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If your business sells to other businesses (B2B) or if the products/services you are selling have a high price point, this approach might be for you. Cold calling options exist for companies that have lower prices, but I have no experience with these. My professional experience using this technique consists in the sale of:

  • Corporate training service;
  • Consulting service;
  • 3D plans for builders of new houses;
  • Market development for companies in the medical field;
  • Products to chain retail stores (clothing, renovation products, food).
  • The only experience I have with mass cold calling is as a potential customer and it is usually not a positive one. So, I try to avoid using what I do not like myself.

    What are cold calls? They are unsolicited calls to potential buyers of your products and services. Does this technique work? Absolutely. Is it difficult? Absolutely. But because of its difficulty, few people use it, and its effectiveness is thus increased. Furthermore, I will share some tips to improve your productivity.

    To start, here are a few things that need to be validated for this technique to be effective.

    The first is whether this technique is for your business. If your sales are low priced, this technique may not be for you, at least not as we define it here. Other advertising strategies may be better suited for your products/services. Also, if your field is filled with this sale technic, avoid this approach. I get called 2-4 times a month by financial advisers who offer me a free assessment of my portfolio. Do I need another call? No. This is what has given this approach a bad reputation: doing high volume, impersonalized approach when the technique is used by low-cost products (newspaper subscriptions have been the ones who have used this approach for years), undiversified, (sellers for financial advisers who offer the same sales pitch; a 'free' assessment of my portfolio) or sometimes free (the number of times I get called to give my opinion on a survey).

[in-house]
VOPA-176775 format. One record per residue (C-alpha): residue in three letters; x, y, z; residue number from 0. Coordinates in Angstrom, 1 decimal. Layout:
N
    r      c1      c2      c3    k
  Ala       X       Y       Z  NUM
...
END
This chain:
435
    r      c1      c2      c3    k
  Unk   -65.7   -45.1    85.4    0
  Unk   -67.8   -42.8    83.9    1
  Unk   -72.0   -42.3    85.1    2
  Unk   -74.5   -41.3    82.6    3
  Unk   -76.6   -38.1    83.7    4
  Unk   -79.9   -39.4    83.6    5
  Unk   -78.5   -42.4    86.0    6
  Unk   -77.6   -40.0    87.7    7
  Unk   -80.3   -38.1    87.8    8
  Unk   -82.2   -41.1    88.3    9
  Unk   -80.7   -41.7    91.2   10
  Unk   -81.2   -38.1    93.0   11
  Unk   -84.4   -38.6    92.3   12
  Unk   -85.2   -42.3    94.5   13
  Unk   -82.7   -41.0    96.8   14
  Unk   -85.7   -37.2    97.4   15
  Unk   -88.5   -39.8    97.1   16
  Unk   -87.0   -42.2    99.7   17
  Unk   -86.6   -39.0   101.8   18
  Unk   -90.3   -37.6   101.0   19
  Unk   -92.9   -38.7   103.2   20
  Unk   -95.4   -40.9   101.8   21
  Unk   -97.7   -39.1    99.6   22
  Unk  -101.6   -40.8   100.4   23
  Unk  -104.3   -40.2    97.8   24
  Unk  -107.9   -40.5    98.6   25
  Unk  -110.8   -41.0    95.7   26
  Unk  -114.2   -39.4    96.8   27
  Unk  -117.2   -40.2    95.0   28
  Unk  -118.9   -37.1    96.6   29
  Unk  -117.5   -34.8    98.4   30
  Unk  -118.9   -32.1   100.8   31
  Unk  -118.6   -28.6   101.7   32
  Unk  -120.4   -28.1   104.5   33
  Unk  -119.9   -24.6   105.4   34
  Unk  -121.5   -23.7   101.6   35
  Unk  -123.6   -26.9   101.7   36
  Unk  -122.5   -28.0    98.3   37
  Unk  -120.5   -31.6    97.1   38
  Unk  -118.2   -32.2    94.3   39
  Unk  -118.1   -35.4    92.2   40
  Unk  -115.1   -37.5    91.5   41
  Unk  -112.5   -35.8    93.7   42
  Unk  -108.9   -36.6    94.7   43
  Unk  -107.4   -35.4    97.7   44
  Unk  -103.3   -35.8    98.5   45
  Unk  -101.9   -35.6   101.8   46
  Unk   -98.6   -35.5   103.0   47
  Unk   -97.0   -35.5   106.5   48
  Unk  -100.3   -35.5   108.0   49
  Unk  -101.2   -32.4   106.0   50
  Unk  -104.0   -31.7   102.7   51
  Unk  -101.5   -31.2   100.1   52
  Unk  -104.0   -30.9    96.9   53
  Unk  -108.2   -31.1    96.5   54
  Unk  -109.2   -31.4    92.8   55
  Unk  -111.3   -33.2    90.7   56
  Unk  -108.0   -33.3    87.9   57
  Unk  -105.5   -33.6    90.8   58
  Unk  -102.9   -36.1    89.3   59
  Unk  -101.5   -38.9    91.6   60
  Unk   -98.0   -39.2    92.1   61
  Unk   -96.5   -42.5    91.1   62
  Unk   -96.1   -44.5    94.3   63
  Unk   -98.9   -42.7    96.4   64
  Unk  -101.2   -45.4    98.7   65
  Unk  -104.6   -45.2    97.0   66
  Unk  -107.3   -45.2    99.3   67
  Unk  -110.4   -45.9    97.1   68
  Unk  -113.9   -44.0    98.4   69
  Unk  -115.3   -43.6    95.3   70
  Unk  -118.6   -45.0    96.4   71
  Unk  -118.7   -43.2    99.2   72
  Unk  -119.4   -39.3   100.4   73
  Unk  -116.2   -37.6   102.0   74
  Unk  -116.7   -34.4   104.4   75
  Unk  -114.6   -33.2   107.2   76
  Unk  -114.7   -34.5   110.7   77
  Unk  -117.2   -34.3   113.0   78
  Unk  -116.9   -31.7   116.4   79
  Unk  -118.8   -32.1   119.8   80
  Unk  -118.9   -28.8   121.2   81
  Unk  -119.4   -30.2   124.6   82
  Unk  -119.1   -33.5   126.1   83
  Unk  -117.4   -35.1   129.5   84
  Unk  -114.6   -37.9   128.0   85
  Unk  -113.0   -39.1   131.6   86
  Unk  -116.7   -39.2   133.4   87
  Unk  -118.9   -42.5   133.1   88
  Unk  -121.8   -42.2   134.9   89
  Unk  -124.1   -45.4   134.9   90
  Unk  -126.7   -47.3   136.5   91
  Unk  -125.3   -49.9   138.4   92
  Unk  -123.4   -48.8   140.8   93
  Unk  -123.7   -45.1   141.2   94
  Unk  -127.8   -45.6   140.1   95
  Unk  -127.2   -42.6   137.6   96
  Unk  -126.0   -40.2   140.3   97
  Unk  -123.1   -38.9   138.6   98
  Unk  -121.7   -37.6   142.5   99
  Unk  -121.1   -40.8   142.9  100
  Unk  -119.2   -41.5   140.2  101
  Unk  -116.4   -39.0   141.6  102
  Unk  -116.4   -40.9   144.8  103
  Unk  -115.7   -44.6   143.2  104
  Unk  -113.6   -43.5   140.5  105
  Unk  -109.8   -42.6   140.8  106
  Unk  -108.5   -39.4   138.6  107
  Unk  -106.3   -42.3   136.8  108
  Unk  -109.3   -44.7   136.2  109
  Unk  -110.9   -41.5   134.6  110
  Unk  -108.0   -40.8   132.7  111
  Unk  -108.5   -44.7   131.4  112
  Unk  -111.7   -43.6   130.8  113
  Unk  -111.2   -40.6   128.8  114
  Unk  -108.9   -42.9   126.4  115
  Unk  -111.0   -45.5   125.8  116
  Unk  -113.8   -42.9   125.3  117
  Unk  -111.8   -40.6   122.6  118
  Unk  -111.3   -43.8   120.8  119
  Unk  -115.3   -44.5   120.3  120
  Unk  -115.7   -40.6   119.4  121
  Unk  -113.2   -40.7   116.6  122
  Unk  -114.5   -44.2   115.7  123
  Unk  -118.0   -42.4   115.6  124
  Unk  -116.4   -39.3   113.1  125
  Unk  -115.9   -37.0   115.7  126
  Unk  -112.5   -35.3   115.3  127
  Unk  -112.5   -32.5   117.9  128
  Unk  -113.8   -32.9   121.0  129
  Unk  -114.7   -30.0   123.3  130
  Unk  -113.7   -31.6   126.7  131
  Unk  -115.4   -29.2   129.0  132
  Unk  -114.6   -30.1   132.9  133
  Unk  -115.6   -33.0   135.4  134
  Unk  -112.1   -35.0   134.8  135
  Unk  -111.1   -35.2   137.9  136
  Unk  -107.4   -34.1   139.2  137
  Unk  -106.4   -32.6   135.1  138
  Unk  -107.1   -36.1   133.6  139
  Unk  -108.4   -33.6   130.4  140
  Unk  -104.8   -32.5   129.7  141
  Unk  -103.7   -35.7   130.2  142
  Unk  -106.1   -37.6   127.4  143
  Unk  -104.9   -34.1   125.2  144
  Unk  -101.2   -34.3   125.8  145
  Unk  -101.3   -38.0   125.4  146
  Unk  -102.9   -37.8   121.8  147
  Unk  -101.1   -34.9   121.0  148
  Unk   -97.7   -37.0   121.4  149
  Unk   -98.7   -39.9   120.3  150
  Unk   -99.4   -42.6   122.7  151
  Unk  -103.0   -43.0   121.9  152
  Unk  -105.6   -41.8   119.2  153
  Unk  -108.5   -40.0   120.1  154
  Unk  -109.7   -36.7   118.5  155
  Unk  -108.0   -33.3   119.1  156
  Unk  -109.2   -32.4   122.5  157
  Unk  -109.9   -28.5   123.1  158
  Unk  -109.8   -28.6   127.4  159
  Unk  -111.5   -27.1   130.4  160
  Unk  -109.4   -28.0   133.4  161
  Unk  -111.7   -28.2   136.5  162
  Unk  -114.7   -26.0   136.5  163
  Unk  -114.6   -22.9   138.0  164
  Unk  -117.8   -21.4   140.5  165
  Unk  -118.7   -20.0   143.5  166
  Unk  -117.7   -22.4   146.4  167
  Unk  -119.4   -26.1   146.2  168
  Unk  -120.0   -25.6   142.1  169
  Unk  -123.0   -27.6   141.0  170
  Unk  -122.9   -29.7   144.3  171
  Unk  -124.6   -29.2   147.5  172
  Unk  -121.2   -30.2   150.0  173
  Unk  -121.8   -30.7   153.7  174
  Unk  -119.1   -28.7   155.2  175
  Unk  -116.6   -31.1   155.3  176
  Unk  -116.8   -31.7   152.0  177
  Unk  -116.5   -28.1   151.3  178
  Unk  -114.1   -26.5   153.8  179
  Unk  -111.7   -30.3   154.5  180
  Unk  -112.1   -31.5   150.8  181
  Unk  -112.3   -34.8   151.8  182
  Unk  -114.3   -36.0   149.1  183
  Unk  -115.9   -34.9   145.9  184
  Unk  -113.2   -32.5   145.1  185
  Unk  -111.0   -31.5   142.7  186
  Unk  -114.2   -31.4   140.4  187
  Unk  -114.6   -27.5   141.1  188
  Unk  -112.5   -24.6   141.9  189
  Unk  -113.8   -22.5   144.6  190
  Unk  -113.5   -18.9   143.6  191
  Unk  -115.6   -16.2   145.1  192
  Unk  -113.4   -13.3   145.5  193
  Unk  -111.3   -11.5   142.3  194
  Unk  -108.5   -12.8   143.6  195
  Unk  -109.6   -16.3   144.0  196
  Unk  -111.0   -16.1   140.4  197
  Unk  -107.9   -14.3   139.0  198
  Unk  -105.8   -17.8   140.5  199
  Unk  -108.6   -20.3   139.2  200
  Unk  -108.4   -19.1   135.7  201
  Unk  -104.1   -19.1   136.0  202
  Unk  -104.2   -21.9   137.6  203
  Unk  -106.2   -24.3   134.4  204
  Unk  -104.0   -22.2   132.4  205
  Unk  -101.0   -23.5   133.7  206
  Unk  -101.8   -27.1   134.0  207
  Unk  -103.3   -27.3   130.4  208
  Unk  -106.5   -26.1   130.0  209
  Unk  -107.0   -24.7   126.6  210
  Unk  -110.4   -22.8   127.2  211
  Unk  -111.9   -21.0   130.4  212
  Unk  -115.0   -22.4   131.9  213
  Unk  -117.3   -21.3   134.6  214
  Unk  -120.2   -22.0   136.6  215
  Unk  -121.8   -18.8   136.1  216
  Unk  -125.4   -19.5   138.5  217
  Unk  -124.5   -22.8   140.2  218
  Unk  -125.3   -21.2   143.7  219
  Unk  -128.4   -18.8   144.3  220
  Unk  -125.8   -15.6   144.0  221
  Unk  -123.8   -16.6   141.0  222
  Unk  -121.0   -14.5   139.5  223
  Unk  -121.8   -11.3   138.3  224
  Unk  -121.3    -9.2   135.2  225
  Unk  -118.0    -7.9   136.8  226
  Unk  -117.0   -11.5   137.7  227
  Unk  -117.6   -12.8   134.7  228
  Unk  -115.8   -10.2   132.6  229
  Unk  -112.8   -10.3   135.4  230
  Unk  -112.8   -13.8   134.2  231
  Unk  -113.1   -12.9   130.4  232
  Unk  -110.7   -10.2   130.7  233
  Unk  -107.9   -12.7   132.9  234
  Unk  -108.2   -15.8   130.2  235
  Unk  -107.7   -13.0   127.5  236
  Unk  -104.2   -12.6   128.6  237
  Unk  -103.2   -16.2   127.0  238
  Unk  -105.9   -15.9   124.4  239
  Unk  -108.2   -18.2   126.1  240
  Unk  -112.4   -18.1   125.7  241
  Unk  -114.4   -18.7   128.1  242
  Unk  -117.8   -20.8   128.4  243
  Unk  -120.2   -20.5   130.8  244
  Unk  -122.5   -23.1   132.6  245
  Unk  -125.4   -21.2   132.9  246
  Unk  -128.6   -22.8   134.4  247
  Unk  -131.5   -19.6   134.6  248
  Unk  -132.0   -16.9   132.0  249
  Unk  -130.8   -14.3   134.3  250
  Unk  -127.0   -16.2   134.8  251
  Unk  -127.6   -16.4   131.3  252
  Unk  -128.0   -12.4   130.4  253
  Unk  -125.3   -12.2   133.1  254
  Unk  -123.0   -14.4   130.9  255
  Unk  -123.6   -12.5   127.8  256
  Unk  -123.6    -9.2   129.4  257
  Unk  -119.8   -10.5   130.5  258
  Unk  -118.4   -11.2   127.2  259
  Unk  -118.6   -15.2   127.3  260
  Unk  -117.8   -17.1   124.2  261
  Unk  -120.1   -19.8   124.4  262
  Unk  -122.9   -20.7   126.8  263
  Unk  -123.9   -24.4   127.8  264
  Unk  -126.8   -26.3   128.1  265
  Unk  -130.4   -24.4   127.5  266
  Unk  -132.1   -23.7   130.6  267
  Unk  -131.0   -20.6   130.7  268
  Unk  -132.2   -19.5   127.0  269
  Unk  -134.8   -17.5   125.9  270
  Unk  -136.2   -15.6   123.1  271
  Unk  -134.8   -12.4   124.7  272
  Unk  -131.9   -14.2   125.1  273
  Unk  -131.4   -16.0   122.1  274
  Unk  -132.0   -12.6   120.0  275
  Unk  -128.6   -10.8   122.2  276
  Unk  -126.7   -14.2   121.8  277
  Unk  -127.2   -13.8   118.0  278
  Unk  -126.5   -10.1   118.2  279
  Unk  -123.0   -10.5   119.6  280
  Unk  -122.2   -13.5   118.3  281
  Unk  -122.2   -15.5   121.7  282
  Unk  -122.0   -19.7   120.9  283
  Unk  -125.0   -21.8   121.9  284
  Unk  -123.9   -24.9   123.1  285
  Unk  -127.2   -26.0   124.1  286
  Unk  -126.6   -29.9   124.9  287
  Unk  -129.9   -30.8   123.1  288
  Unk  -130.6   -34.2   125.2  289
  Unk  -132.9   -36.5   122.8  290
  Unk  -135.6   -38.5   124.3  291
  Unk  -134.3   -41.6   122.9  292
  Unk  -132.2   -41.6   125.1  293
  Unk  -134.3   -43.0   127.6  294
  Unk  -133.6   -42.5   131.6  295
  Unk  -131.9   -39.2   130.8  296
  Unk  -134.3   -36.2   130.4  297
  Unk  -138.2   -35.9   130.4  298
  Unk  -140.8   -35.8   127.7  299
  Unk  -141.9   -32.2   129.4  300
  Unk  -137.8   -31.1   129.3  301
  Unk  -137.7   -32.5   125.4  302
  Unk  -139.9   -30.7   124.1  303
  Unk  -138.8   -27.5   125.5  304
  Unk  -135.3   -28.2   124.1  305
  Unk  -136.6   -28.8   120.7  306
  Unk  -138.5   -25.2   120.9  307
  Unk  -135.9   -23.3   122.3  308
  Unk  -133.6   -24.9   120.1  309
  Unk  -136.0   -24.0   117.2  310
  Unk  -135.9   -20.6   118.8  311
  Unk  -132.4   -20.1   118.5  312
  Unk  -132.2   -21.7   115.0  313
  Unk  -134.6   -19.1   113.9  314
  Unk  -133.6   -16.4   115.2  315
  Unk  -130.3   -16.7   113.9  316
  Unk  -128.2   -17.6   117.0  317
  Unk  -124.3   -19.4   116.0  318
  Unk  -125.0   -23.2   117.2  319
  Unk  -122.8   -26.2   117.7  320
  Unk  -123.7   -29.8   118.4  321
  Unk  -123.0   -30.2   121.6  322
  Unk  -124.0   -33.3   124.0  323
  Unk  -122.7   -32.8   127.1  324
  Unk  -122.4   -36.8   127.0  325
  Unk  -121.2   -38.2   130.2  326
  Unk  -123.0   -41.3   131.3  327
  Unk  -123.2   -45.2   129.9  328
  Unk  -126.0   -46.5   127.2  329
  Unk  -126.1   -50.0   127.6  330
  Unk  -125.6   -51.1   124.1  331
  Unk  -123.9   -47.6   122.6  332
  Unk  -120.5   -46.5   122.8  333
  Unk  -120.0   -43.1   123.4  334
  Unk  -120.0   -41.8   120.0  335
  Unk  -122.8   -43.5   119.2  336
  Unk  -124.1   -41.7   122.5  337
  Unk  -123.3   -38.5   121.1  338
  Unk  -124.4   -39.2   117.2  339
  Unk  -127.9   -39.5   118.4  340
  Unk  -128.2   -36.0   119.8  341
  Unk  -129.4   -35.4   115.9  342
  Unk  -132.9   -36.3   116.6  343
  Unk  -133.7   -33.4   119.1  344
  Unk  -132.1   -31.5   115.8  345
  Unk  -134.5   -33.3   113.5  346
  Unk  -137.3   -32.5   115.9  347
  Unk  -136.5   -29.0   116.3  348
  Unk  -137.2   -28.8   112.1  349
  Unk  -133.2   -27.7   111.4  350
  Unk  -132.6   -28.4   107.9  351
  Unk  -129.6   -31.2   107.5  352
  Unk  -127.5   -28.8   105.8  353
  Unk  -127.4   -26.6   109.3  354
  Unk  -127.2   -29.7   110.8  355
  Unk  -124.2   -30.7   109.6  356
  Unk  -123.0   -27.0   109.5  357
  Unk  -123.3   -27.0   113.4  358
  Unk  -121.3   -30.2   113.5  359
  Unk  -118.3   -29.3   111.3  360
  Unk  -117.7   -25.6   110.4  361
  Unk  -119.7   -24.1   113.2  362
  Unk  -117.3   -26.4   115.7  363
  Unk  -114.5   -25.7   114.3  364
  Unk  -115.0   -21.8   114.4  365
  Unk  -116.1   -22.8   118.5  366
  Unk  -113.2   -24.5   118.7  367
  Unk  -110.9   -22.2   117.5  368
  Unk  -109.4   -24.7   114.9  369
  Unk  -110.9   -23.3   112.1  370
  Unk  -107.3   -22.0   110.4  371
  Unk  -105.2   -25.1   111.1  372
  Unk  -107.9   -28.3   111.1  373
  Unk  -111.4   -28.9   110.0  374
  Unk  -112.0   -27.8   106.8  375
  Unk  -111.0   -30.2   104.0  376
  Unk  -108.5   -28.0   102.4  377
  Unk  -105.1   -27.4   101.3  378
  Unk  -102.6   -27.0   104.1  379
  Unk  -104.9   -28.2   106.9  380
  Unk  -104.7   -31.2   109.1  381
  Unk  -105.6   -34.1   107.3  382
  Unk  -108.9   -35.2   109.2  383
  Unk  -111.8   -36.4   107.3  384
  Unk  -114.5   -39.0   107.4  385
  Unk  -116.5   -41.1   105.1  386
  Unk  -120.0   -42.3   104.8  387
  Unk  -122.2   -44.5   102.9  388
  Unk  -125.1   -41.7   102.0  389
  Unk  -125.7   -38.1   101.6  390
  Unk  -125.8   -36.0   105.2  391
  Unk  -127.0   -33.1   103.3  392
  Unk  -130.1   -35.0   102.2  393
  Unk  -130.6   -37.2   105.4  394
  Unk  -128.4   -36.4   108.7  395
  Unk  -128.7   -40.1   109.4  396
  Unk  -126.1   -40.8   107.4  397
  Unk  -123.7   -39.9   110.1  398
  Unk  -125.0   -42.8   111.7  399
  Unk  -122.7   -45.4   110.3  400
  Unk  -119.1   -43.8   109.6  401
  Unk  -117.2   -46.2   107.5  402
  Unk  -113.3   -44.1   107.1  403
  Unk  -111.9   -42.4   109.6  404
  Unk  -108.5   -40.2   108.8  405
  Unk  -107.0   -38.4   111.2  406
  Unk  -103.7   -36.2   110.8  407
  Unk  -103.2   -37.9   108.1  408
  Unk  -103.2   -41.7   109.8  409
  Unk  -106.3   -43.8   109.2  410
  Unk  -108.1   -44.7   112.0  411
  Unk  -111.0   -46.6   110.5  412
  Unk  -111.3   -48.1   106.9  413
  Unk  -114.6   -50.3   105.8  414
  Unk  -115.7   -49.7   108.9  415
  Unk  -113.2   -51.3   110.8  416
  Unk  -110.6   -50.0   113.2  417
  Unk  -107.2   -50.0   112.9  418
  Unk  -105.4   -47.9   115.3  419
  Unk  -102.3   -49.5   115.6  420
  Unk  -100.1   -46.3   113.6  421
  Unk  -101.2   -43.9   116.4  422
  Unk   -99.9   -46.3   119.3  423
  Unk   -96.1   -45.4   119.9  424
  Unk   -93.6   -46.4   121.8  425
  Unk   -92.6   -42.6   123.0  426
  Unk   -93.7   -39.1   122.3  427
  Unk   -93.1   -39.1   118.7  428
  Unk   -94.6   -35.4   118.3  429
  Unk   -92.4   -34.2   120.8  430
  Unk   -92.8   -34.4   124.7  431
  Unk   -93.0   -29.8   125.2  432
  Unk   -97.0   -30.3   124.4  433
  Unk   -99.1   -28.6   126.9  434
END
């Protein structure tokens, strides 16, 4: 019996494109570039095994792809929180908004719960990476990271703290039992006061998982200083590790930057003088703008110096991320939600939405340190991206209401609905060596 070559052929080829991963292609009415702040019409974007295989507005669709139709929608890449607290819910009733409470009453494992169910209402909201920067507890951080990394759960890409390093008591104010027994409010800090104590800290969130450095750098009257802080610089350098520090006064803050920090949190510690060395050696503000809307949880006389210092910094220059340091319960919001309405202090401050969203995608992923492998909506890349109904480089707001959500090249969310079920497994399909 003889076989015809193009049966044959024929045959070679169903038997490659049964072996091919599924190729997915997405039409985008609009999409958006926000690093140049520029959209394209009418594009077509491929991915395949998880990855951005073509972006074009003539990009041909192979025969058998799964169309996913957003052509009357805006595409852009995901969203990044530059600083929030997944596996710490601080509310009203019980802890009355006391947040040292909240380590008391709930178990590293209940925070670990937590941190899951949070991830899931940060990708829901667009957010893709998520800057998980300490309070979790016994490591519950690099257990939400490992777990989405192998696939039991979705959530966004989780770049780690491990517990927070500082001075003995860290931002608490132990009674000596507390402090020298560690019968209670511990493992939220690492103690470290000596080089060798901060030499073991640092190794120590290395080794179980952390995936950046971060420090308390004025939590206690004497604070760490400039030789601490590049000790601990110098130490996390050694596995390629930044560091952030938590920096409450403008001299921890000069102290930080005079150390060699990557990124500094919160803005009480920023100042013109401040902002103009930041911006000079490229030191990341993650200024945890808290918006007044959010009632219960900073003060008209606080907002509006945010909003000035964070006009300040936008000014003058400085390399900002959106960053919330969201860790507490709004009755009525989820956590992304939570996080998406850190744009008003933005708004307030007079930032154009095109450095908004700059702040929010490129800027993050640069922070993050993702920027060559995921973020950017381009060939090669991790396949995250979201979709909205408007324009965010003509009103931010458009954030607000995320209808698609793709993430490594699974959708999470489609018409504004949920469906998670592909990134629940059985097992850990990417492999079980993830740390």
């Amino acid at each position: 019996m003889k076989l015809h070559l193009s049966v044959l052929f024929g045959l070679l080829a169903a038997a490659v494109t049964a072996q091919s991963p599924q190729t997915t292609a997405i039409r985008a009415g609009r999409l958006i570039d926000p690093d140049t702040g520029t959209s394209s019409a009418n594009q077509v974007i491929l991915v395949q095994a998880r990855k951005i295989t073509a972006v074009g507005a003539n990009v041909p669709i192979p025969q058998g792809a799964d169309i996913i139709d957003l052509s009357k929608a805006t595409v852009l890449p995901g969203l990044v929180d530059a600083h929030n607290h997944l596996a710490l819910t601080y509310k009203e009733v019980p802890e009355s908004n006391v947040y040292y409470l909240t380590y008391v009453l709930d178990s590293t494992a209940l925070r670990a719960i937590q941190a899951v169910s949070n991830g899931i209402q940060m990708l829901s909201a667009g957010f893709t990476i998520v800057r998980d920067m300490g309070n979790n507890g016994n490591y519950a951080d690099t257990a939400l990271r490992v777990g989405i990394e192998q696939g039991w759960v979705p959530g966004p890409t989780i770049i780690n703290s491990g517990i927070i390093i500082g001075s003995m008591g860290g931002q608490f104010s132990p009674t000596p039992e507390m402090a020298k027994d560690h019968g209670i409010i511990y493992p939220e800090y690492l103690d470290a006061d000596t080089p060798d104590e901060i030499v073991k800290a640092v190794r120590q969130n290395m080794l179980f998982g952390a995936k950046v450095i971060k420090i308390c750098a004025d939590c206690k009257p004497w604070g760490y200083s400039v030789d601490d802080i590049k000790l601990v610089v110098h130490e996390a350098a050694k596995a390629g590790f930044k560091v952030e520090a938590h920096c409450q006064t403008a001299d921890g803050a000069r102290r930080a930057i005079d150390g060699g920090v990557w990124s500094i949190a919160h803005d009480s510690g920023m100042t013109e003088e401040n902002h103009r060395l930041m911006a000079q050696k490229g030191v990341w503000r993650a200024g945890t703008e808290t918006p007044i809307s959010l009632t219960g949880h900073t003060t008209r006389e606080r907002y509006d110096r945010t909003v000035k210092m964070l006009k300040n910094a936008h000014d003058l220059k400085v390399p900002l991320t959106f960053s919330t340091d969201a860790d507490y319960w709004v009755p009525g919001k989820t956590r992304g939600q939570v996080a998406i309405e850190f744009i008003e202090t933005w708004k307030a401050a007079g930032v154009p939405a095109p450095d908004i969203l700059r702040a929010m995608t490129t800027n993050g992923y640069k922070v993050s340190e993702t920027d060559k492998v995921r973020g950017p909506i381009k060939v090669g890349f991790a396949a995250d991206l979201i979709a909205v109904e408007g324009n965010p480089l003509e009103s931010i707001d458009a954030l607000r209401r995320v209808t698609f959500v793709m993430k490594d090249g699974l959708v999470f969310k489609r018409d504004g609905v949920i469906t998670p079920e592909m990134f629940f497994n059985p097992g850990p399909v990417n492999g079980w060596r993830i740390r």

The other point is to clearly define who is buying your product or service. If you are selling to businesses, ask yourself;

  • Who makes the purchasing decisions in the company?
  • Who is responsible for what I sell?
  • Who should you contact?
  • Sometimes the decision-maker, the person responsible for what you sell, and the person to contact are different people in a company. If the price of your product or service exceeds the budget of the manager of the department impacted by what you are selling, he/she will not technically make the decision but could be the person who will gather the information to present internally and obtain the necessary budget to complete the purchase. If the company has a procurement center and you sell software, your contact might be the head of IT and the person who ultimately makes the purchase is the buyer. Depending on the organization, sometimes this is just a formality. Sometimes it is more complex like with some large companies. Why not go straight to the top? You need to know the company and the structure well before making this decision. I have had positive and negative results using this strategy. For some companies, receiving a proposal from the boss can be a good way to get things moving. For others, they may feel bypassed. Finding answers to his questions is an important part of your thinking process at this stage.

    And if your clients are professionals, you have to define who they are;

  • What profession;
  • What stage of their activity (recently graduated, experienced, etc.);
  • What geographic region;
  • Where to find them;
  • Are they part of a professional association?
  • Etc.
  • Subsequently, it is necessary to obtain or develop a list. Several companies sell such lists. Do not go for quantity at the expense of quality. A good, up-to-date list with the names of the decision-makers is worth much more than an outdated list with more prospects, where you will spend a lot of your time qualifying the information. You could use social media to build this list. LinkedIn could be a good resource if you have developed a good network on this platform. Because to "see" people, LinkedIn allows you to see the information of your connections and their connections. After that, it gets more difficult. Some contacts will appear, others will not. Use the LinkedIn "search" function. It can help you find business decision-makers or professionals matching your criteria. There are also professional associations that offer directories. This is the case for notaries, lawyers, dentists, psychologists, translators, etc.